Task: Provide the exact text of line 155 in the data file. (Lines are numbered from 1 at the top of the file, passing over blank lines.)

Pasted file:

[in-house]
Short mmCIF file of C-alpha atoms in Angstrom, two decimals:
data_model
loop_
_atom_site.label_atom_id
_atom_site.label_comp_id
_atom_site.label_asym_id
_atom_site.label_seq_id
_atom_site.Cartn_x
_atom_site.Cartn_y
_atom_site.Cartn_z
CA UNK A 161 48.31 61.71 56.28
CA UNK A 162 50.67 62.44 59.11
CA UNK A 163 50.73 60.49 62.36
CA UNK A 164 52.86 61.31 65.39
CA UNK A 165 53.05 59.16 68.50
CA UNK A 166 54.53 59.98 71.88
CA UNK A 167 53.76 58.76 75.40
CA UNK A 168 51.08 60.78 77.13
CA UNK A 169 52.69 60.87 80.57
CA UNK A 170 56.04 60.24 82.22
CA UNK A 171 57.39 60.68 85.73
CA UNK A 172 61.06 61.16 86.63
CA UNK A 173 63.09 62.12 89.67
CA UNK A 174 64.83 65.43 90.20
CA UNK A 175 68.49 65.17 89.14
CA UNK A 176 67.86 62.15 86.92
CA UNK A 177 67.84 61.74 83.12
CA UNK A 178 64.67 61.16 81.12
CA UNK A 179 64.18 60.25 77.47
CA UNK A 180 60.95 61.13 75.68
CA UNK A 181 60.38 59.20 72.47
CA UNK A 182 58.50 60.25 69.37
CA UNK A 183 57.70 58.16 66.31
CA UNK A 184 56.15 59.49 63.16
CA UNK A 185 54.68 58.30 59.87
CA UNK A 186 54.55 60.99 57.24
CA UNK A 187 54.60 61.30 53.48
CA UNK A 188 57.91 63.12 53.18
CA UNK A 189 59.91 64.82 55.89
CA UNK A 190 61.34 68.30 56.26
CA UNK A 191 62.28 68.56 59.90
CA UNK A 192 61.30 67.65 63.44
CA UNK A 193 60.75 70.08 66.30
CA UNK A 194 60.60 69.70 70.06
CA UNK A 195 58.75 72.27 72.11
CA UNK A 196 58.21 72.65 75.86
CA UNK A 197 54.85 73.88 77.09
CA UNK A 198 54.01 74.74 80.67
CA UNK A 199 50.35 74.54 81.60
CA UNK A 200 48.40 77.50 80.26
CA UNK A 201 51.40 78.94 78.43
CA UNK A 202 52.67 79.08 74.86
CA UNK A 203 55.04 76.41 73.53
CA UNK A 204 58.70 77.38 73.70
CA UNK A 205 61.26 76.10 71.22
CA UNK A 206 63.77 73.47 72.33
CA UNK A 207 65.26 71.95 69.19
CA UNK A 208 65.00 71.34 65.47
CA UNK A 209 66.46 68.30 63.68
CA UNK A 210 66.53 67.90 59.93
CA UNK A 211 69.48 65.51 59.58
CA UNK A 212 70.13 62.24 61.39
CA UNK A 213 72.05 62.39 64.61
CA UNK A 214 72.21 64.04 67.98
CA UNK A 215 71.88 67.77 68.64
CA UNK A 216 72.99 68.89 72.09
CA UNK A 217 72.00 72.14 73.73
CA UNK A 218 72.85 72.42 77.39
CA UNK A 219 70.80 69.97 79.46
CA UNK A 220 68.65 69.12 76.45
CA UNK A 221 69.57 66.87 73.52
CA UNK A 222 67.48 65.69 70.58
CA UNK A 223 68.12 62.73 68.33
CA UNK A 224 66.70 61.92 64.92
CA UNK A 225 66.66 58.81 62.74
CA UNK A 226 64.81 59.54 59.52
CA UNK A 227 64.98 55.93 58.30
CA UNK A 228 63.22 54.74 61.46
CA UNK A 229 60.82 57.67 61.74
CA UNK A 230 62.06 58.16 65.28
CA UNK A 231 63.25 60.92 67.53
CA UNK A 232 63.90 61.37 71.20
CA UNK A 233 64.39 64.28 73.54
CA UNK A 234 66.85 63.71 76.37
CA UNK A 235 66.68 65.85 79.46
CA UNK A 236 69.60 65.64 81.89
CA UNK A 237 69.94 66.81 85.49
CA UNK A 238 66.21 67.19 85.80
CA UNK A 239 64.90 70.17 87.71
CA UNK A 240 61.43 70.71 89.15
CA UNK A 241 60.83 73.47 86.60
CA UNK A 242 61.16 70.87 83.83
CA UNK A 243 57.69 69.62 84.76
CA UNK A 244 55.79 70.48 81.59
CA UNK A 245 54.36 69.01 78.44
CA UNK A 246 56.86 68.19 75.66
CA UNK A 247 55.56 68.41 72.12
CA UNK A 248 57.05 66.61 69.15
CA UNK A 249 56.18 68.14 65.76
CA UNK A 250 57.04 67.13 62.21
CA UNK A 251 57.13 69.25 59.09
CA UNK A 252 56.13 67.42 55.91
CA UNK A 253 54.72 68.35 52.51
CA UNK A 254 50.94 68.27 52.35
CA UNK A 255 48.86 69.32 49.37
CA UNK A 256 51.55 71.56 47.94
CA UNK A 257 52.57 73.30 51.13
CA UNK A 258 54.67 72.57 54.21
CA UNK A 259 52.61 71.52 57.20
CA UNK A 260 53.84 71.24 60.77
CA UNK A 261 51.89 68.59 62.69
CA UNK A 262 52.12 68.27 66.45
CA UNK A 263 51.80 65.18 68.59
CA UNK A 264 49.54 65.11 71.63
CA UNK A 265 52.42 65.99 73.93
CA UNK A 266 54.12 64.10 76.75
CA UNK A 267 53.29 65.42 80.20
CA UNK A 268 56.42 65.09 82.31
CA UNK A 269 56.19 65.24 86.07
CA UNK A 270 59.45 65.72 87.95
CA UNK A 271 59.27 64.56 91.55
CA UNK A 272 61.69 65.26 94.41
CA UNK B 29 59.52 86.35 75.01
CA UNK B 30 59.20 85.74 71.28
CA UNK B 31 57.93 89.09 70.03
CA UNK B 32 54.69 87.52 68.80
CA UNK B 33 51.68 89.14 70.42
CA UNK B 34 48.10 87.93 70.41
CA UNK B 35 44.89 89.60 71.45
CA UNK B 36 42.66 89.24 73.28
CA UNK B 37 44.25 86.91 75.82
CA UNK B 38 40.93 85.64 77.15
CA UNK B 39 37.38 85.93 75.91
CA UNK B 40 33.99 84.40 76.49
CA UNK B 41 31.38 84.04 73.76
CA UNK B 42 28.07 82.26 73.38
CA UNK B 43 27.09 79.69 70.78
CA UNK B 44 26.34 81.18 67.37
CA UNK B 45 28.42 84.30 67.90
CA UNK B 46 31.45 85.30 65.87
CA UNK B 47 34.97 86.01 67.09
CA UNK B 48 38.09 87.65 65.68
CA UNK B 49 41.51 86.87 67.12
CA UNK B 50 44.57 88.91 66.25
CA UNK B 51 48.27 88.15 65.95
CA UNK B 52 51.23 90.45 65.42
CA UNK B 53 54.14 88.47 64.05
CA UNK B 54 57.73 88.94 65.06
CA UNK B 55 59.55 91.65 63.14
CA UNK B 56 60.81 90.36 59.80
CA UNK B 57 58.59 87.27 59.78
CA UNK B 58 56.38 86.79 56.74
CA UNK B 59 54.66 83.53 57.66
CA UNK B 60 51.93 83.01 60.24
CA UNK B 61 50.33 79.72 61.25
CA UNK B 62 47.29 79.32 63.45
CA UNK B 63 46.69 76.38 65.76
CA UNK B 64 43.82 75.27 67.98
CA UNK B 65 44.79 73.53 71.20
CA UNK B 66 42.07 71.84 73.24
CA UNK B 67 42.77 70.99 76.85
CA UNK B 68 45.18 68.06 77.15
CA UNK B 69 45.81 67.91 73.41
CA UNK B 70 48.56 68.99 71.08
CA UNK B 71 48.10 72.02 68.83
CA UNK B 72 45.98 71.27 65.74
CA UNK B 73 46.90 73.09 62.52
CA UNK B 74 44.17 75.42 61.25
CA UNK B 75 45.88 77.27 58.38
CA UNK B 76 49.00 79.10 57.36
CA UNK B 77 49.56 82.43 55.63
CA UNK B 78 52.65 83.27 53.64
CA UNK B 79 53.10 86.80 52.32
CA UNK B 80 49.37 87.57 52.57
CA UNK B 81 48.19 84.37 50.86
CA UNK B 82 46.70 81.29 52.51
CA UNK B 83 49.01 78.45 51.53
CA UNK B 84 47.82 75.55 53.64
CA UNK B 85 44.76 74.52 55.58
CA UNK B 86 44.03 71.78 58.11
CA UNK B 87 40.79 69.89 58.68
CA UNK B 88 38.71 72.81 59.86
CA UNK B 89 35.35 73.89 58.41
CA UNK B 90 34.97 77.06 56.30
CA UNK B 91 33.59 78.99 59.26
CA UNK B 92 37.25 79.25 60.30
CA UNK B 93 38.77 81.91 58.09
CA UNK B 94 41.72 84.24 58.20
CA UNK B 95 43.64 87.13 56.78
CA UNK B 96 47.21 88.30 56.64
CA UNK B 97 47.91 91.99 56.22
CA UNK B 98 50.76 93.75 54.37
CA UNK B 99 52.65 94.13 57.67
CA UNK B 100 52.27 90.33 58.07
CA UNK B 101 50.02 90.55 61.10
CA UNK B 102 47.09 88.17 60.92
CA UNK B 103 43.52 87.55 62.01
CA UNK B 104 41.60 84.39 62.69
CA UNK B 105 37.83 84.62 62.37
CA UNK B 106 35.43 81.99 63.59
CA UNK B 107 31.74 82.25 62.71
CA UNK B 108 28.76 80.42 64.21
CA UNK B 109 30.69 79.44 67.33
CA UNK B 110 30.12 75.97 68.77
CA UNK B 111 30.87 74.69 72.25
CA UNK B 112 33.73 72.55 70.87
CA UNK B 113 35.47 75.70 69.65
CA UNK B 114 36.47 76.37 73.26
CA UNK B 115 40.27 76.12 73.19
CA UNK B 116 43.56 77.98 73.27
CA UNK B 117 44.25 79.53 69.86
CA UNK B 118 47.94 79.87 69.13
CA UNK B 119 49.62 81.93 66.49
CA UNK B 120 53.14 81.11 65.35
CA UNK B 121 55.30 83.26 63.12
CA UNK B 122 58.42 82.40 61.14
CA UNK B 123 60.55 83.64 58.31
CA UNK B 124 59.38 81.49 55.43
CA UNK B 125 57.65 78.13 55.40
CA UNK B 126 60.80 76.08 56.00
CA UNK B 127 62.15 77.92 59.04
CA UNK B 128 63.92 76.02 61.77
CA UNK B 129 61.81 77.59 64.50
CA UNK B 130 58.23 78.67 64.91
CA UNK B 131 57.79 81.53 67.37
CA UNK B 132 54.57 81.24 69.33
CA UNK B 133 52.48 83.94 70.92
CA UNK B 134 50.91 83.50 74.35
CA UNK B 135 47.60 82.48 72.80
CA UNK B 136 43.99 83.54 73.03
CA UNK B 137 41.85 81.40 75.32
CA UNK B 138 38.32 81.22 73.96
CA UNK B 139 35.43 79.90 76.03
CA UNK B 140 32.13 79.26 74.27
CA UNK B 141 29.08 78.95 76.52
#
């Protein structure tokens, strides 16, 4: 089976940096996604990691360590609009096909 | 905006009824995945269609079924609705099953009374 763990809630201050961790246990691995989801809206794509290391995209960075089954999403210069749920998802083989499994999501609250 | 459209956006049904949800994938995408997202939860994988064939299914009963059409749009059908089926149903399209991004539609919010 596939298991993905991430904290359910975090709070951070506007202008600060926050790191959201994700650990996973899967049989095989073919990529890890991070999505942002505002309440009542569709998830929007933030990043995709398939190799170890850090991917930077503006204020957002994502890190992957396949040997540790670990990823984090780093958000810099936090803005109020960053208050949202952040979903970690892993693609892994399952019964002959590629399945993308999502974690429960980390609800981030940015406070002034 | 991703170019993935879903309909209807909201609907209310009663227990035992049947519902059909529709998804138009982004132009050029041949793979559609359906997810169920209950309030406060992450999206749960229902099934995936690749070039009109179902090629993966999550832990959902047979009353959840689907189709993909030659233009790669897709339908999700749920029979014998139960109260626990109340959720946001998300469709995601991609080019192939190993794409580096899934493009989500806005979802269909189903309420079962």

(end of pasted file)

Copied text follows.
CA UNK B 60 51.93 83.01 60.24